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The Malyshev Factory (Template:Lang-uk), formerly the Kharkov Locomotive Factory (KhPZ), is a state-owned manufacturer of heavy equipment in Kharkiv, Ukraine. It was named after the Soviet politician Vyacheslav Malyshev. It produces diesel engines, farm machinery, coal-mining, sugar-refining, and wind farm equipment, but is best known for its production of Soviet tanks, including the BT tank series of fast tanks, the famous T-34 of the Second World War, the Cold War T-64 and T-80, and their modern Ukrainian successor, the T-84. The factory is closely associated with the Morozov Design Bureau (KMDB), designer of military armoured fighting vehicles.

Malyshev Plant

<tr class="note"> <th style="text-align:right; padding-right:0.75em;">Type</th> <td>state-owned company</td> </tr> <tr class="note"> <th style="text-align:right; padding-right:0.75em;">Founded</th> <td>1895</td> </tr> <tr> <th style="text-align:right; padding-right:0.75em;">Headquarters</th> <td class="adr">Kharkiv, Ukraine</td> </tr> <tr class="note">

 <th style="text-align:right; padding-right:0.75em;">Industry</th>
 <td>arms industry, machinebuilding</td>
 </tr><tr class="note">
 <th style="text-align:right; padding-right:0.75em;">Products</th>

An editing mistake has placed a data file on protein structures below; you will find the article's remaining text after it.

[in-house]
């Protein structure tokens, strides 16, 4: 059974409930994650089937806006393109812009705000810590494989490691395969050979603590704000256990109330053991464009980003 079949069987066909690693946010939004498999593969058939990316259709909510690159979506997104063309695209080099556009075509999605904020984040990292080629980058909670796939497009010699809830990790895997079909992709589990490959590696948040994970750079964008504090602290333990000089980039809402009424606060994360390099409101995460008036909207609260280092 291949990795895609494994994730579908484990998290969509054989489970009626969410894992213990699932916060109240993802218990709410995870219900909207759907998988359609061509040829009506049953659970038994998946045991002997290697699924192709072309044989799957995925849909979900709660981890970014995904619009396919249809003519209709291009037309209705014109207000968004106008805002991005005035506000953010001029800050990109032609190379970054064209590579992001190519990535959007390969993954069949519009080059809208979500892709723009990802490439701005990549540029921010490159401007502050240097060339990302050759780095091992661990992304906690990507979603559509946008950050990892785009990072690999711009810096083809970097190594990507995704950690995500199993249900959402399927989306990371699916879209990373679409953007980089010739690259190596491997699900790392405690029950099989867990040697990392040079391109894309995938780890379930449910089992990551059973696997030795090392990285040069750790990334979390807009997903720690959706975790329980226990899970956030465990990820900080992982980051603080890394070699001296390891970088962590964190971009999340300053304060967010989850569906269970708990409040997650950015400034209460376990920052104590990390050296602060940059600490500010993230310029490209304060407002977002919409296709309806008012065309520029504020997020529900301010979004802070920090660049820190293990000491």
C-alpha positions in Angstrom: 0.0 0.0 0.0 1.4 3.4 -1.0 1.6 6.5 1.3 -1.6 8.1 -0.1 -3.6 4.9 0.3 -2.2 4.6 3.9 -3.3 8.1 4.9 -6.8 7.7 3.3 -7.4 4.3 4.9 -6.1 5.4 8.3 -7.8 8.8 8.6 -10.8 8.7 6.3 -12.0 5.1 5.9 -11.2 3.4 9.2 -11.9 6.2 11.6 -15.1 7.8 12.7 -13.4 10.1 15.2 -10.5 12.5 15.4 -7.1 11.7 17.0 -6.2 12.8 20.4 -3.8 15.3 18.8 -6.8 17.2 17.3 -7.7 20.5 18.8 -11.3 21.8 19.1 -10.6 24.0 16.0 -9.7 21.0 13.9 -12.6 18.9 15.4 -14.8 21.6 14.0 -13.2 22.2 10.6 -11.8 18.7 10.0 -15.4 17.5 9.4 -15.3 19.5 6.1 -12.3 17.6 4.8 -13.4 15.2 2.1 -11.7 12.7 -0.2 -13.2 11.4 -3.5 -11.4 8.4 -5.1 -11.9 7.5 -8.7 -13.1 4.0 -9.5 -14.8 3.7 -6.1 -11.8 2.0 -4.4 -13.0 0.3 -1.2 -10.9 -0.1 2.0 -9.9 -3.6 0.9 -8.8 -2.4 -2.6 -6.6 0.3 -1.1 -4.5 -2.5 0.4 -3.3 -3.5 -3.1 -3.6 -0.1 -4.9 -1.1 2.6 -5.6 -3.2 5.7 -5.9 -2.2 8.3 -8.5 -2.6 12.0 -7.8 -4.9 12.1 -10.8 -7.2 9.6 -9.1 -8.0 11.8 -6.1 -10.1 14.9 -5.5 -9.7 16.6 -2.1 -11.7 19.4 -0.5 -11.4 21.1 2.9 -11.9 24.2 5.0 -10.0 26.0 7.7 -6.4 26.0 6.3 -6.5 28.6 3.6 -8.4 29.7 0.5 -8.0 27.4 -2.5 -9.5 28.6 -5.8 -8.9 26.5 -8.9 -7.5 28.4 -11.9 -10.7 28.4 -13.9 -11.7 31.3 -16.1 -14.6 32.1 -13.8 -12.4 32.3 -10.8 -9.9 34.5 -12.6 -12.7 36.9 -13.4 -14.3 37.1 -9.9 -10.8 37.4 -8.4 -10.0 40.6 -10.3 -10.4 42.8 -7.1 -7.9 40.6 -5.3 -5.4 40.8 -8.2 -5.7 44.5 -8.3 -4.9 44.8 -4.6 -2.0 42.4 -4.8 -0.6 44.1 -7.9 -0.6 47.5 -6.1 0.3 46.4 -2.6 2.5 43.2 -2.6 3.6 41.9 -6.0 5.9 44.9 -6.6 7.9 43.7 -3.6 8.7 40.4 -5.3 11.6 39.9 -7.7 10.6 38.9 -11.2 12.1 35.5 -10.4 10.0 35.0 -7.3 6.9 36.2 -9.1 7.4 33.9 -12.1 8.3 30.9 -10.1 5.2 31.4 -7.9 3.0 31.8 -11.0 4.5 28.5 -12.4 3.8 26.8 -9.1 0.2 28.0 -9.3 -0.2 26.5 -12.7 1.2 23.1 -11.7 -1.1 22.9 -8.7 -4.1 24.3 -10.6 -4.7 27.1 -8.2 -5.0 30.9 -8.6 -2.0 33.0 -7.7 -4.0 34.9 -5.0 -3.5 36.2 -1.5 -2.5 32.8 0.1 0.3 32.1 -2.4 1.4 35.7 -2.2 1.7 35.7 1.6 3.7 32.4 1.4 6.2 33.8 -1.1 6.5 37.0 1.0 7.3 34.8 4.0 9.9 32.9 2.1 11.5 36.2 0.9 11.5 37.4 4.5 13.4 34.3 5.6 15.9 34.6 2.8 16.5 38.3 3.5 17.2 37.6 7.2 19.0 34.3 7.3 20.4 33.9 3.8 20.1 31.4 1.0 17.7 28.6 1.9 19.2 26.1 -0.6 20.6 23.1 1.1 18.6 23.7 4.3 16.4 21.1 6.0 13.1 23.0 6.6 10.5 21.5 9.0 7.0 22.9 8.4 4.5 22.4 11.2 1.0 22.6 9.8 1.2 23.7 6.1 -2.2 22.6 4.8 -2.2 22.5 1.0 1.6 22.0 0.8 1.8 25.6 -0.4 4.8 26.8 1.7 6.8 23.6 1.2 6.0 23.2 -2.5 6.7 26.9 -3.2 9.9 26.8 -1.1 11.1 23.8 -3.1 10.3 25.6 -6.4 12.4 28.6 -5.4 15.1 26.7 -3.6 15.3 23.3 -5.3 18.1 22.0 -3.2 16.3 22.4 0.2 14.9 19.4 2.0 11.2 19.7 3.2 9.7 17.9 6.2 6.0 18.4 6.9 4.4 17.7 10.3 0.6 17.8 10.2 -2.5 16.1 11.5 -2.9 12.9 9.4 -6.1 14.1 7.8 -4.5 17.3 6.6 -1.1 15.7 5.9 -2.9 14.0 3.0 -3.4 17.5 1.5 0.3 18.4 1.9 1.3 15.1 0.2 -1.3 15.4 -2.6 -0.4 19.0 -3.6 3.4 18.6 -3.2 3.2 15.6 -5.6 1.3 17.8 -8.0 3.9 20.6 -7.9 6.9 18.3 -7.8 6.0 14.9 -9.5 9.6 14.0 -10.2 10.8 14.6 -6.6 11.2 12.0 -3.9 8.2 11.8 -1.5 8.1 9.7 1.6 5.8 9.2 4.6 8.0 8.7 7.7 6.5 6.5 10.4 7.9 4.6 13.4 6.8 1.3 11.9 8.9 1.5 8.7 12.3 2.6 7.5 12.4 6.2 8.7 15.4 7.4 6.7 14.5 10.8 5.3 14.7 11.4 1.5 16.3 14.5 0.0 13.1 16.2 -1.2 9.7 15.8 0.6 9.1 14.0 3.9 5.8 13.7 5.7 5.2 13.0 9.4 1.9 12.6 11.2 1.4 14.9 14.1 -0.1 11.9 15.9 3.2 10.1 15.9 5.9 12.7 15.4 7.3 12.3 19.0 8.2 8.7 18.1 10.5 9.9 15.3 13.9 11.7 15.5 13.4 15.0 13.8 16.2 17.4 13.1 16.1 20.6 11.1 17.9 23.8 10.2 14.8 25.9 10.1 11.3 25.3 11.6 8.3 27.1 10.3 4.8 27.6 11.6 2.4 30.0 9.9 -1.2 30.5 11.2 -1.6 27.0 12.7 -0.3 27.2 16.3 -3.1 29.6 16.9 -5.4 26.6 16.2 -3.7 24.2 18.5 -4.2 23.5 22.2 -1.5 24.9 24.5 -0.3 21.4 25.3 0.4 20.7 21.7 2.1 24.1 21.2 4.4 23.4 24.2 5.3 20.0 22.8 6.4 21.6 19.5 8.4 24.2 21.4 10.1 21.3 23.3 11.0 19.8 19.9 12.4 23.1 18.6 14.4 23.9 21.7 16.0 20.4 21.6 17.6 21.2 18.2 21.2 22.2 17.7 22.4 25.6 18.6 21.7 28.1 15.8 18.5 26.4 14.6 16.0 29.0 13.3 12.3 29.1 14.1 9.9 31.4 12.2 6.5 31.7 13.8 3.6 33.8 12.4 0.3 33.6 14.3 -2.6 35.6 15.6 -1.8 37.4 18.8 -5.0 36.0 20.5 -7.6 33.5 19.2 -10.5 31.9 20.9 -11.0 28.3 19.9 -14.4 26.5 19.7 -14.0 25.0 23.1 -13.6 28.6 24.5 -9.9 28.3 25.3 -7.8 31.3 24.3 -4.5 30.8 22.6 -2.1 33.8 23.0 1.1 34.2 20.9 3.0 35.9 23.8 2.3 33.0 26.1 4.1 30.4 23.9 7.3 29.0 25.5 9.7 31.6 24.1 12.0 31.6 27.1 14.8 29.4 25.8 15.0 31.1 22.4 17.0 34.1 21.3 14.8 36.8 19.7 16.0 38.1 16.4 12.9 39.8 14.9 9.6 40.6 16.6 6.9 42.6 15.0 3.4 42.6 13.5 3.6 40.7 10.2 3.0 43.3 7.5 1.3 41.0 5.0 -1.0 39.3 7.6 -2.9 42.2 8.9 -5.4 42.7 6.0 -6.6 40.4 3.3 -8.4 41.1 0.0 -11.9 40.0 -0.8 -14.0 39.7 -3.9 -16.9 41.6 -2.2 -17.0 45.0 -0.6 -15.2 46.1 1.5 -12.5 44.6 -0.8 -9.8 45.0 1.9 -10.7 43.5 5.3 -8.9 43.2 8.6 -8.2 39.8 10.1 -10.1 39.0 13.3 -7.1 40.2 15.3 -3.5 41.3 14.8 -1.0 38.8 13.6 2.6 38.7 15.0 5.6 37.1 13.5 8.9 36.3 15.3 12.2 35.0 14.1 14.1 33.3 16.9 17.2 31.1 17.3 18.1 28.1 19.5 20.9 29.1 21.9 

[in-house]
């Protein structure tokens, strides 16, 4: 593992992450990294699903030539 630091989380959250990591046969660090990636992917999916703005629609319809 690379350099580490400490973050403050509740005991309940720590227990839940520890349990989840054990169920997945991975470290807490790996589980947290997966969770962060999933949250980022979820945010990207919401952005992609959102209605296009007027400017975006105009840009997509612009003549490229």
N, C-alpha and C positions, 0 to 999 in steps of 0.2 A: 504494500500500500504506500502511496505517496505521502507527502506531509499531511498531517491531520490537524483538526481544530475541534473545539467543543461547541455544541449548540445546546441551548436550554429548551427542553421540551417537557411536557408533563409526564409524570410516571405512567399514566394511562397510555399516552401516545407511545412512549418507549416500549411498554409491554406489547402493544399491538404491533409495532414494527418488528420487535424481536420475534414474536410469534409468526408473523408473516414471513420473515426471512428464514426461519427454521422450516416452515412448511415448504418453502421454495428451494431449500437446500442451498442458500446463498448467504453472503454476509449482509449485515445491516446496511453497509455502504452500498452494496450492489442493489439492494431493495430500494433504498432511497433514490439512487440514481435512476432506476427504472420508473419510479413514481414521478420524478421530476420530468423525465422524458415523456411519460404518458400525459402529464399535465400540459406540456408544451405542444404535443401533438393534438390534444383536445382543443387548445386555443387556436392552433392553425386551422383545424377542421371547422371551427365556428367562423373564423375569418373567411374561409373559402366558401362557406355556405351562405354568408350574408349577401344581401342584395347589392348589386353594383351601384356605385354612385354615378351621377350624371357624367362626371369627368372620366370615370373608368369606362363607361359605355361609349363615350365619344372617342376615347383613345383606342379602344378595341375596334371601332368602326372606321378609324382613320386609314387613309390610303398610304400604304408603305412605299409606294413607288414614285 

<td>tanks</td>
 </tr><tr class="note">
 <th style="text-align:right; padding-right:0.75em;">Owner</th>
 <td>State of Ukraine</td>
 </tr><tr>
 <th style="text-align:right; padding-right:0.75em;">Website</th>
 <td class="url">http://www.malyshevplant.com</td>
 </tr>
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The factory was renamed several times. English-language sources variously refer to it as factory, plant, or works, from the Russian zavod. The Ukrainian city of Kharkiv is called Kharkov in Russian.

Timeline:

  • 1895—Establishment of the Kharkov Locomotive Factory (Russian: Kharkovsky parovozostroitelny zavod or KhPZ, Харьковский паровозостроительный завод, ХПЗ)
  • 1923—Production line for Kommunar tractors established
  • 1928—Renamed Kharkov Komintern Locomotive Factory (Russian: Kharkovsky parovozostroitelny zavod imeni Kominterna, Харьковский паровозостроительный завод имени Коминтерна), and the tank design bureau is established
  • 1936—Renamed Factory No. 183 (Zavod No. 183)
  • 1941—Evacuated to Nizhny Tagil in the Urals and merged with the Uralvagonzavod Factory, to form the Ural Tank Factory No. 183
  • 1945—Restarted production in Kharkiv factory, renamed Kharkov Diesel Factory No. 75
  • 1957—Renamed Malyshev Plant (Russian: Zavod imeni V.A. Malysheva, Завод имени В.А. Малышева)

History Edit

The Kharkov Locomotive Factory (KhPZ) built about 20% of the Russian Empire's railway engines. After the Russian Revolution and the establishment of the Soviet government in Ukraine, the factory was put to work designing and building tractors, then tanks after 1927. The Bolshevik Factory in Leningrad and the KhPZ were the first two Soviet tank factories, modernized in 1929 with German assistance under the Treaty of Rapallo, 1922.

In 1928, a tank design bureau was established in the factory, one of several which would be responsible for the some of the most successful tanks ever built, and eventually become the Morozov Design Bureau. The KhPZ designed and produced twenty-five T-24 tanks, then nearly eight thousand BT fast tanks. It also built a handful of multi-turreted T-35 tanks.